• Wallclock duration is an x-axis choice in W&B: Relative Time (Wall)
    • curr_timeout: current iteration's timeout in seconds for any training plan; for Balsa's safe execution
  • Learning efficiency: plot latency/workload vs. wallclock duration
  • Data efficiency: plot latency/workload vs. num_query_execs

Other (and less important) metrics are also available, such as latency(_expert)(_test)/q<query number> for per-query latencies.

Example visualization grouping by config cls:


Tracking metrics is sufficient for running and monitoring experiments. For advanced use cases, we provide a few artifacts (saved locally and automatically uploaded to W&B).

Agent checkpoints / the experience buffer so far are periodically (every 5 iters) saved to:

Saved iter=124 checkpoint to: <Balsa dir>/wandb/run-20220323_051830-1dq64dx5/files/
Saved Experience to: <Balsa dir>/data/replay-Balsa_JOBSlowSplit-9409execs-11844nodes-37s-124iters-1dq64dx5.pkl

The experience buffers are useful for training on diversified experiences (see paper for details).

Best training plans so far: under <logdir>/files/best_plans/

  • *.sql: a hinted-version of each training query, where the hint is the best plan found so far; this can be piped into psql for re-execution
    • all.sql: concatenates all hinted training queries
  • latencies.txt: best latency so far of training queries; the last row, "all", sums up all training queires

This means Balsa can be used to find the best possible plans for a set of high-value queries.

Hyperparameters of each run: <logdir>/files/params.txt. Hparams are also (1) printed out at the beginning of each run; and (2) captured in W&B's Config table. Typically, referring to each hparam config by its class name, such as Balsa_JOBSlowSplit, is sufficient, but if any change is made in, the above would capture it.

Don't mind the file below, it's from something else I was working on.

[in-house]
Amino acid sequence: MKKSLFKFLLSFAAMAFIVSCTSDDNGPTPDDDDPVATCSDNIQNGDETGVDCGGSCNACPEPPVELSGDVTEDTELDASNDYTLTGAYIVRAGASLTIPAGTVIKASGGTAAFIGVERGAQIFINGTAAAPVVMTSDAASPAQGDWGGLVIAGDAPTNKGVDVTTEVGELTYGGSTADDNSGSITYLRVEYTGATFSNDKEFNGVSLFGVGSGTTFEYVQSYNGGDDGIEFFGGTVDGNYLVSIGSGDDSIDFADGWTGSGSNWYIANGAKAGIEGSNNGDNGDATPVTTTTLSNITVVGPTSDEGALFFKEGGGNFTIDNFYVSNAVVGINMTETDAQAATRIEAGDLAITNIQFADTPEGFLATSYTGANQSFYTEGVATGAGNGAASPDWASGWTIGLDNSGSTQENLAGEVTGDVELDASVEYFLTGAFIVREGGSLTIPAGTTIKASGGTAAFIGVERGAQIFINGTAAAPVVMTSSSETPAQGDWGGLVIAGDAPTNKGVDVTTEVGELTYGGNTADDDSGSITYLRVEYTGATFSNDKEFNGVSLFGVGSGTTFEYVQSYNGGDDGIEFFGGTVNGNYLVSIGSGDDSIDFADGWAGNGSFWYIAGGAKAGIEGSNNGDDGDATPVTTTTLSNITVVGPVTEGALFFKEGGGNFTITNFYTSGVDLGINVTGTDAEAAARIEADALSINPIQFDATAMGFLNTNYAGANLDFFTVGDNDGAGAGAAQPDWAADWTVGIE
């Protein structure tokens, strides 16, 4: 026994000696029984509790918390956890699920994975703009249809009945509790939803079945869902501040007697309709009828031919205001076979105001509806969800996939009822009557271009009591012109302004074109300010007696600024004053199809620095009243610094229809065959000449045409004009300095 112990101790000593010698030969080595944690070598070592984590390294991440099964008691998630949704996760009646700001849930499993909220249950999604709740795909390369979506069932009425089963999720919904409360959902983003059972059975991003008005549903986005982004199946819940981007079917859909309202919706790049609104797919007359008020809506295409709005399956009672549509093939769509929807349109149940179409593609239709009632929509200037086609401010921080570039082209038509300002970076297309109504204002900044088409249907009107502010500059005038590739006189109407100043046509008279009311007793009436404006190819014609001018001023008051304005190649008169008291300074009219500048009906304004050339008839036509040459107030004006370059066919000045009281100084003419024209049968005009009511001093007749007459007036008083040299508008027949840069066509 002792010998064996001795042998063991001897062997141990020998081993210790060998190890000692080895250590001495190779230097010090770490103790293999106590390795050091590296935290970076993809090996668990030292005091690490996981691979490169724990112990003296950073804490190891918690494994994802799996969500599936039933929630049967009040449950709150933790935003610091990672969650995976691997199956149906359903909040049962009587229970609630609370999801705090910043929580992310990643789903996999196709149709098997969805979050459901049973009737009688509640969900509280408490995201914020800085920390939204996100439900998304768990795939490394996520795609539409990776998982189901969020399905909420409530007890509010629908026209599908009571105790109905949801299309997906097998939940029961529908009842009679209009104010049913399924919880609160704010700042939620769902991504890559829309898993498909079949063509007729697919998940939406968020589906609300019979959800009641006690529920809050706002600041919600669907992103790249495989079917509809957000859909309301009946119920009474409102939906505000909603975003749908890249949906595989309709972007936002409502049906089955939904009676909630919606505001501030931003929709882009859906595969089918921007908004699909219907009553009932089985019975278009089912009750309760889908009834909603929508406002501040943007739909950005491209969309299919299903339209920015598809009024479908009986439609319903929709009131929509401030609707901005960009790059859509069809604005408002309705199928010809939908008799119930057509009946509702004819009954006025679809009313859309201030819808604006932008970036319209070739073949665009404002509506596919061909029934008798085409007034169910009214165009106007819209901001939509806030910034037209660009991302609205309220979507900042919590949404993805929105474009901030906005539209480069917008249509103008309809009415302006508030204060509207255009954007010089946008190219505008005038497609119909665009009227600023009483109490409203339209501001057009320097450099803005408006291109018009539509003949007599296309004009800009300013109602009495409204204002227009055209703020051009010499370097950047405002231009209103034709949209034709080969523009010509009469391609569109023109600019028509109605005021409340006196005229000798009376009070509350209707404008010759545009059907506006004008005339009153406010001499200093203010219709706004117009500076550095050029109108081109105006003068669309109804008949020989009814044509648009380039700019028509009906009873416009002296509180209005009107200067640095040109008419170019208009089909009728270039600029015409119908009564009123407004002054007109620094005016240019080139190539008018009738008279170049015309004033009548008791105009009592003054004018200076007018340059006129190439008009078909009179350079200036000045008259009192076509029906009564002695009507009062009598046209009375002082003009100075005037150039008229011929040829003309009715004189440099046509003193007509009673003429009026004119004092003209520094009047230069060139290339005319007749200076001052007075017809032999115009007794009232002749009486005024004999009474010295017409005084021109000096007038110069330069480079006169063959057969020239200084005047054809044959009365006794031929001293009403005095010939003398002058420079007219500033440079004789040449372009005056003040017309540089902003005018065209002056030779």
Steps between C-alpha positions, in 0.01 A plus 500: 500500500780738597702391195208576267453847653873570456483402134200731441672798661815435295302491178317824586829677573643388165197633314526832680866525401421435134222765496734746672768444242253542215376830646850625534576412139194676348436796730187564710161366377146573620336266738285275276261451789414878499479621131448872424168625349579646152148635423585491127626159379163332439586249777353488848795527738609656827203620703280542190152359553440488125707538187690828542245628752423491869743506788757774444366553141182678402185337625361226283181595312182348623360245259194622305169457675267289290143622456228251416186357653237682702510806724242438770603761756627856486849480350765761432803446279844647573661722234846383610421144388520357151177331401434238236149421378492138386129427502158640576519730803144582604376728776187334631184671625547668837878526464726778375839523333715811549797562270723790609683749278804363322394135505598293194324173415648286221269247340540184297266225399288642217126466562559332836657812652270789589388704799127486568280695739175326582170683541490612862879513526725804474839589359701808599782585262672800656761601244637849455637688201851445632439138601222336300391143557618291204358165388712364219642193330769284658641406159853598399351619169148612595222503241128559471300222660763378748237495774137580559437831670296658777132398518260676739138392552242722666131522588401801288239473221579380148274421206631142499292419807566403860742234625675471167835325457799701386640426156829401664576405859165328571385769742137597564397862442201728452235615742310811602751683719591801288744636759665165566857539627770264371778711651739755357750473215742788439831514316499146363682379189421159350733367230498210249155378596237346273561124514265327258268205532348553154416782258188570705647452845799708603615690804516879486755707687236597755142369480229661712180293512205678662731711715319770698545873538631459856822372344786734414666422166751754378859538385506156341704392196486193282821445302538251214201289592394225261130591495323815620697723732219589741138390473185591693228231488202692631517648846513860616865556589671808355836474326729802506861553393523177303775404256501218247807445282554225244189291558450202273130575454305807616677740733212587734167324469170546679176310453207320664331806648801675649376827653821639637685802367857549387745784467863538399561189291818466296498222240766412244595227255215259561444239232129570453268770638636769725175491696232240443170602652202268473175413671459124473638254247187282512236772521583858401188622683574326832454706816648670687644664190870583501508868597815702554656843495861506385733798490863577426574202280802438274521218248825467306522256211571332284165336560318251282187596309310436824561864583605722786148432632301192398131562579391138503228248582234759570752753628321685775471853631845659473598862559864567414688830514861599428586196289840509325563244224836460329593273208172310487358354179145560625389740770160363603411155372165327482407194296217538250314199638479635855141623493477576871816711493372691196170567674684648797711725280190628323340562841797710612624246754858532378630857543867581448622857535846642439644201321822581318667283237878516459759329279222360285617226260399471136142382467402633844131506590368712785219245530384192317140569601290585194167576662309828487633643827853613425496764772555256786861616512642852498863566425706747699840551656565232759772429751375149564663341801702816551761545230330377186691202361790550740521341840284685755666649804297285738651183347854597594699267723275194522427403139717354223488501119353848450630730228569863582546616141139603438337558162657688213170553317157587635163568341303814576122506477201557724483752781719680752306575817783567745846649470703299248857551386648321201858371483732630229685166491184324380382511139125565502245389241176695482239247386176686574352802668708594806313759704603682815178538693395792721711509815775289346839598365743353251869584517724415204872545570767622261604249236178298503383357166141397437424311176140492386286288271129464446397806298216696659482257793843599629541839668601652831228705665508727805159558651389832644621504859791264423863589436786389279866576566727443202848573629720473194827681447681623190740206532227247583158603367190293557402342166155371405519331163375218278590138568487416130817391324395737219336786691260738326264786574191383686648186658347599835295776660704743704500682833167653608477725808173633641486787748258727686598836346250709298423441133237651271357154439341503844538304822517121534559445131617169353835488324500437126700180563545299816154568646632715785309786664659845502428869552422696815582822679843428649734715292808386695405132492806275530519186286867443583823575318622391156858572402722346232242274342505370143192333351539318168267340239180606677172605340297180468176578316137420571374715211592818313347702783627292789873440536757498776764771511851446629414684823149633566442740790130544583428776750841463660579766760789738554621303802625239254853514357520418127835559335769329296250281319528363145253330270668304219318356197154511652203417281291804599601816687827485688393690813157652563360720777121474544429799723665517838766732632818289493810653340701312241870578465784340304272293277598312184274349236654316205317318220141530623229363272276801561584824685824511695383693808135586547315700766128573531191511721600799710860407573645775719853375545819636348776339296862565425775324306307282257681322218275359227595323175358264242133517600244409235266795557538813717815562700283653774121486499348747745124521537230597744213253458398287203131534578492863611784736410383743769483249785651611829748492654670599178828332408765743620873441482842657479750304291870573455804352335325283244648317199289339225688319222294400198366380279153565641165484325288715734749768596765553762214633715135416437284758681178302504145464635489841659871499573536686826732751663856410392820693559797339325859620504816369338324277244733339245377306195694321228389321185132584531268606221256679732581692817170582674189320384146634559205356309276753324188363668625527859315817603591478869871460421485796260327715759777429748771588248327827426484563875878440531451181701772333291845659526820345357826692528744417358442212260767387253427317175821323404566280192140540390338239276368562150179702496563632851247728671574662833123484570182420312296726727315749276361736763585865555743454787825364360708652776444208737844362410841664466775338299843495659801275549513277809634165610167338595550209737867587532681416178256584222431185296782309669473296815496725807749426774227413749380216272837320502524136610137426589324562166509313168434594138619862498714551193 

Cluster mode

We recommend launching a multi-node Postgres cluster to support multiple agent runs in parallel. This is optional, but highly recommended: Agent runs can have some variance and thus it's valuable to measure the median and variance of agent performance across several runs of the same config.

Instructions below use Ray to launch a cluster on AWS; refer to the Ray documentation for credentials setup. See the same docs for launching on other clouds or an on-premise cluster.

NOTE: The AWS instance types used below may not have exactly the same performance as the Azure cluster reported in our paper. The overall magnitude/trends, however, should be the same. See Cluster hardware used in paper.

Launching a cluster

Launch the cluster from your local machine and Ray will handle installing all necessary dependencies and configuring both the GPU driver node (cluster head) and the Postgres execution nodes (cluster workers).

On your laptop, edit the cluster configuration file such that the number of nodes and file mounts are correctly configured; see all NOTE comments. By default it uses a g4dn.12xlarge head node (48 vCPUs, 192GB RAM, 4 T4 GPUs) and 20 r5a.2xlarge worker nodes (8 vCPUs, 64GB RAM, 256GB SSD per node).

cd ~/balsa
vim balsa/cluster/cluster.yml

Start the cluster.

ray up balsa/cluster/cluster.yml

Log in to the head node.

ray attach balsa/cluster/cluster.yml

On the head node, check if the workers are ready. It can take 10-20 minutes while the workers are getting set up.

# Run this on the head node
conda activate balsa
cd ~/balsa/balsa/cluster/

NOTE: To monitor the detailed status of worker launching and setup, run on your laptop: ray exec cluster.yml 'tail -n 100 -f /tmp/ray/session_latest/logs/monitor*'.

Before warming up the Postgres worker nodes, you'd need to log onto AWS to add one rule in the security group.

1. Click any worker node's "Instance ID" on AWS EC2 web portal
2. Click "Security"
3. Click the security group "sg-xxxx (ray-autoscaler-<cluster name>)"
4. Click "Edit inbound rules"
5. Add rule -> "All TCP" and "Anywhere-IPv4"
6. Click "Save rules"

Warm up the Postgres worker nodes:

# Run this on the head node
cd ~/balsa/balsa/cluster

Running experiments on the cluster

Log in to the head node and run:

ray attach balsa/cluster/cluster.yml